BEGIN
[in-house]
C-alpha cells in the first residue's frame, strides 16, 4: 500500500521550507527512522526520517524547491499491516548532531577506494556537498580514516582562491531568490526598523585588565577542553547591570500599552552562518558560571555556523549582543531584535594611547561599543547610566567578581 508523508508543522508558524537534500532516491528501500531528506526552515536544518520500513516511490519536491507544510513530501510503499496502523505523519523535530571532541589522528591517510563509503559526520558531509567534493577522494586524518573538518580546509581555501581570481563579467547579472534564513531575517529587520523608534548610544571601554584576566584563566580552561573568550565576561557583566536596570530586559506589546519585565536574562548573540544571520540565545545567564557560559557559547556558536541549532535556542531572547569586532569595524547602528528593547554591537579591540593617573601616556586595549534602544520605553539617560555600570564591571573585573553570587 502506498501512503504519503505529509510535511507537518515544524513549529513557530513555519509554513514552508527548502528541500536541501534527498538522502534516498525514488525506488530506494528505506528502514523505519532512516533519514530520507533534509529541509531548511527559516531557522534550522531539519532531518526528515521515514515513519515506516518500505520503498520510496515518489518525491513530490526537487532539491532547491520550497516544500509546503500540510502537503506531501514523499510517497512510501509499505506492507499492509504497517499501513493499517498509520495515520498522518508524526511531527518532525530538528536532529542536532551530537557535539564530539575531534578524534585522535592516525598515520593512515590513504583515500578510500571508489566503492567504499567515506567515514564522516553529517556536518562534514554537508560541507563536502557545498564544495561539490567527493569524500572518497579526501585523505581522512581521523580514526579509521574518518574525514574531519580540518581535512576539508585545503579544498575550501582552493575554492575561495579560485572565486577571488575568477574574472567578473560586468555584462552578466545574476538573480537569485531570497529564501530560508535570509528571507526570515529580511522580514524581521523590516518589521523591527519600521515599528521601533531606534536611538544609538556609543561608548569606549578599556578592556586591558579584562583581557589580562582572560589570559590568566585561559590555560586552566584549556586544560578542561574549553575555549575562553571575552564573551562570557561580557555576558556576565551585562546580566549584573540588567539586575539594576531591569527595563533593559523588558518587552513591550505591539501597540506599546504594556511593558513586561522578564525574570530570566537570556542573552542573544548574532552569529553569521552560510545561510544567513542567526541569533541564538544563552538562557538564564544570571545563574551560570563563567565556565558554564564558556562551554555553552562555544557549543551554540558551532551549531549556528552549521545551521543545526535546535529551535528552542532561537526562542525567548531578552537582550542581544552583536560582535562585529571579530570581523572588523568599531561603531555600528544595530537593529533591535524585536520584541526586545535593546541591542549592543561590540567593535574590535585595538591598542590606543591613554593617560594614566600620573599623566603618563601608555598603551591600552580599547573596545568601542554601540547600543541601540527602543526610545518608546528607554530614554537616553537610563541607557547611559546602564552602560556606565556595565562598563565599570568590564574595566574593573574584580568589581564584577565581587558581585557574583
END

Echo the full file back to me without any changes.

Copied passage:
[in-house]
C-alpha cells in the first residue's frame, strides 16, 4: 500500500521550507527512522526520517524547491499491516548532531577506494556537498580514516582562491531568490526598523585588565577542553547591570500599552552562518558560571555556523549582543531584535594611547561599543547610566567578581 508523508508543522508558524537534500532516491528501500531528506526552515536544518520500513516511490519536491507544510513530501510503499496502523505523519523535530571532541589522528591517510563509503559526520558531509567534493577522494586524518573538518580546509581555501581570481563579467547579472534564513531575517529587520523608534548610544571601554584576566584563566580552561573568550565576561557583566536596570530586559506589546519585565536574562548573540544571520540565545545567564557560559557559547556558536541549532535556542531572547569586532569595524547602528528593547554591537579591540593617573601616556586595549534602544520605553539617560555600570564591571573585573553570587 502506498501512503504519503505529509510535511507537518515544524513549529513557530513555519509554513514552508527548502528541500536541501534527498538522502534516498525514488525506488530506494528505506528502514523505519532512516533519514530520507533534509529541509531548511527559516531557522534550522531539519532531518526528515521515514515513519515506516518500505520503498520510496515518489518525491513530490526537487532539491532547491520550497516544500509546503500540510502537503506531501514523499510517497512510501509499505506492507499492509504497517499501513493499517498509520495515520498522518508524526511531527518532525530538528536532529542536532551530537557535539564530539575531534578524534585522535592516525598515520593512515590513504583515500578510500571508489566503492567504499567515506567515514564522516553529517556536518562534514554537508560541507563536502557545498564544495561539490567527493569524500572518497579526501585523505581522512581521523580514526579509521574518518574525514574531519580540518581535512576539508585545503579544498575550501582552493575554492575561495579560485572565486577571488575568477574574472567578473560586468555584462552578466545574476538573480537569485531570497529564501530560508535570509528571507526570515529580511522580514524581521523590516518589521523591527519600521515599528521601533531606534536611538544609538556609543561608548569606549578599556578592556586591558579584562583581557589580562582572560589570559590568566585561559590555560586552566584549556586544560578542561574549553575555549575562553571575552564573551562570557561580557555576558556576565551585562546580566549584573540588567539586575539594576531591569527595563533593559523588558518587552513591550505591539501597540506599546504594556511593558513586561522578564525574570530570566537570556542573552542573544548574532552569529553569521552560510545561510544567513542567526541569533541564538544563552538562557538564564544570571545563574551560570563563567565556565558554564564558556562551554555553552562555544557549543551554540558551532551549531549556528552549521545551521543545526535546535529551535528552542532561537526562542525567548531578552537582550542581544552583536560582535562585529571579530570581523572588523568599531561603531555600528544595530537593529533591535524585536520584541526586545535593546541591542549592543561590540567593535574590535585595538591598542590606543591613554593617560594614566600620573599623566603618563601608555598603551591600552580599547573596545568601542554601540547600543541601540527602543526610545518608546528607554530614554537616553537610563541607557547611559546602564552602560556606565556595565562598563565599570568590564574595566574593573574584580568589581564584577565581587558581585557574583